They continued exploring the network of glaciers, this time from the east. They wanted to see east face, they wanted to find another route to North Col. On top of all of this they had to train the porters to be adept on ice. And eventually, Charles Howard-Bury, the leader of the expedition, reduced the quantities of their supplies for the porters so Bullock and George paid from their own pockets.
George wrote of the whole process: “we set out to gain a point of view with particular questions to be answered; partial answers and a new point of view stimulated more curiosity, other questions, and again the necessity to reach a particular place whence we imagine they might best be answered.”
After days and days of searching, George became sick, “almost certainly a result of pushing himself too hard”. There was still some exploring to do, but George was too unwell to go. Bullock went instead, leaving George quite frustrated, “it seemed I was to miss the climax- the joy of wresting from the mountain its final secret and to hand over the responsibility of deciding the line of assault to my second in command.”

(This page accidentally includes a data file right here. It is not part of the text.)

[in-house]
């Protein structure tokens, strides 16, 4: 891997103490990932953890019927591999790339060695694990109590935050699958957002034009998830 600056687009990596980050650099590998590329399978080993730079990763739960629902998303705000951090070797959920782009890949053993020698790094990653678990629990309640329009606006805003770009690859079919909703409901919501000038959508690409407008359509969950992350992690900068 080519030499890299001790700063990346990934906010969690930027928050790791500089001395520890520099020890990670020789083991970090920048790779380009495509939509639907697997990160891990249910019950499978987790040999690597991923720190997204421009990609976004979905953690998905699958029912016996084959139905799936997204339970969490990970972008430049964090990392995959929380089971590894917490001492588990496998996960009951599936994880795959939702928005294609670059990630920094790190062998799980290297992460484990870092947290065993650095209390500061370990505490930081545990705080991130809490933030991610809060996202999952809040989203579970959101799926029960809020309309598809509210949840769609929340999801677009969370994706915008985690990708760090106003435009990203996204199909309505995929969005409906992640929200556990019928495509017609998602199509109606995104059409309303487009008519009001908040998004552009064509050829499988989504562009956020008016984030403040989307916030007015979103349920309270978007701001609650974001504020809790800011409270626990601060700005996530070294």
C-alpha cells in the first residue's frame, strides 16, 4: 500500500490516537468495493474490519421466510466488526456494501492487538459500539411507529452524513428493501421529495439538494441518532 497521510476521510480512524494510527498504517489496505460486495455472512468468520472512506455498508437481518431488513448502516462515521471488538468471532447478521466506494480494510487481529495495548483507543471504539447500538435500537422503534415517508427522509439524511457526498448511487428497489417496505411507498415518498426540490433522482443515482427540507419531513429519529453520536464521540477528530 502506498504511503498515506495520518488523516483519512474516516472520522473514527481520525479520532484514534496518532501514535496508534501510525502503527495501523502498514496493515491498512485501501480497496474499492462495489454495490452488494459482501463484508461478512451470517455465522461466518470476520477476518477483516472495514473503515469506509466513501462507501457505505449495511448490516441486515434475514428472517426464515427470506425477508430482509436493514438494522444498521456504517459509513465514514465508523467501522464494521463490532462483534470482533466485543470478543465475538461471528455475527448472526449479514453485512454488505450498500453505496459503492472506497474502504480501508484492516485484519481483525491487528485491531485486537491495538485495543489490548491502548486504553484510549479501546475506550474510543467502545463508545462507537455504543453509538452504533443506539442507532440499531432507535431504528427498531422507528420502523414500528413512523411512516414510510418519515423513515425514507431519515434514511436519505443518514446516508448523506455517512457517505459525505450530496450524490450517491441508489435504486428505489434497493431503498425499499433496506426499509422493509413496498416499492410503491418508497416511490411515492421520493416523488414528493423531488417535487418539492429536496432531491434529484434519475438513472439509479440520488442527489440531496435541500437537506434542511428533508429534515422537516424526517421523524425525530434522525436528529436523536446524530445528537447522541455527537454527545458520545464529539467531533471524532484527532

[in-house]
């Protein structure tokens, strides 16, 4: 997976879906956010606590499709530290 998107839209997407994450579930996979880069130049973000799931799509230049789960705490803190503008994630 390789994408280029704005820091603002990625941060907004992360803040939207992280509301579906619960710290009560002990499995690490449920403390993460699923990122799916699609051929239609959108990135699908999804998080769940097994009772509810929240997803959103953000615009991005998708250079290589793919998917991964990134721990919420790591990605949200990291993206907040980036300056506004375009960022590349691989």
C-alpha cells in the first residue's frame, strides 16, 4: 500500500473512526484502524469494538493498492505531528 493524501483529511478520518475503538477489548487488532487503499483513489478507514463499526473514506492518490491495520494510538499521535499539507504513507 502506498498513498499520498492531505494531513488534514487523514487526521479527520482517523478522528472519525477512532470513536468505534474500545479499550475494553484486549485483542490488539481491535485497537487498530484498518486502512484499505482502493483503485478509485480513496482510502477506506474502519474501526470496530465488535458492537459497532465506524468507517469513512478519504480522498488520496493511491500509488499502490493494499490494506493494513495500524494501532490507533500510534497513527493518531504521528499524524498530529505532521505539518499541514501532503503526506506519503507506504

They finally found the branch of the Rongbuk Glacier (known as the East Rongbuk Glacier) that provided the access to the North Col.
They won the North Col on September 24th. But, the monsoon was upon them already and the members of expedition were suffering from effects of long time at altitude. The North Col was the first key to reaching summit, but Mallory wanted more. George with Bullock and another member of the expedition, E.O. Wheeler, dared venture onto the col to take a few steps towards the summit. However, the wind proved to be too much, and they turned around. The 1921 expedition would go no higher.
The expedition failed to fulfill George’s expectations. He wrote to Geoffrey Young of his dream of “a few determined spirits setting forth from our perched camp on that high pass, crawling up at least to a much higher point where the summit itself would seem almost within reach, and coming down tired but not dispirited-satisfied, rather, just with the effort.” But there was a “terrible difference” between that and “the reality as we had found it, the blown snow endlessly swept over the gray slopes- just the grim prospect, no respite and no hope.”
Nevertheless, George and Bullock had spent three months scouring the best possible route to Everest through every glacier and up every pass. They were at altitude a very long time, experiencing extreme exertion and long days. They not only found access to the mountain, but initiated the route up its desolate slopes. It was undeniably quite a success.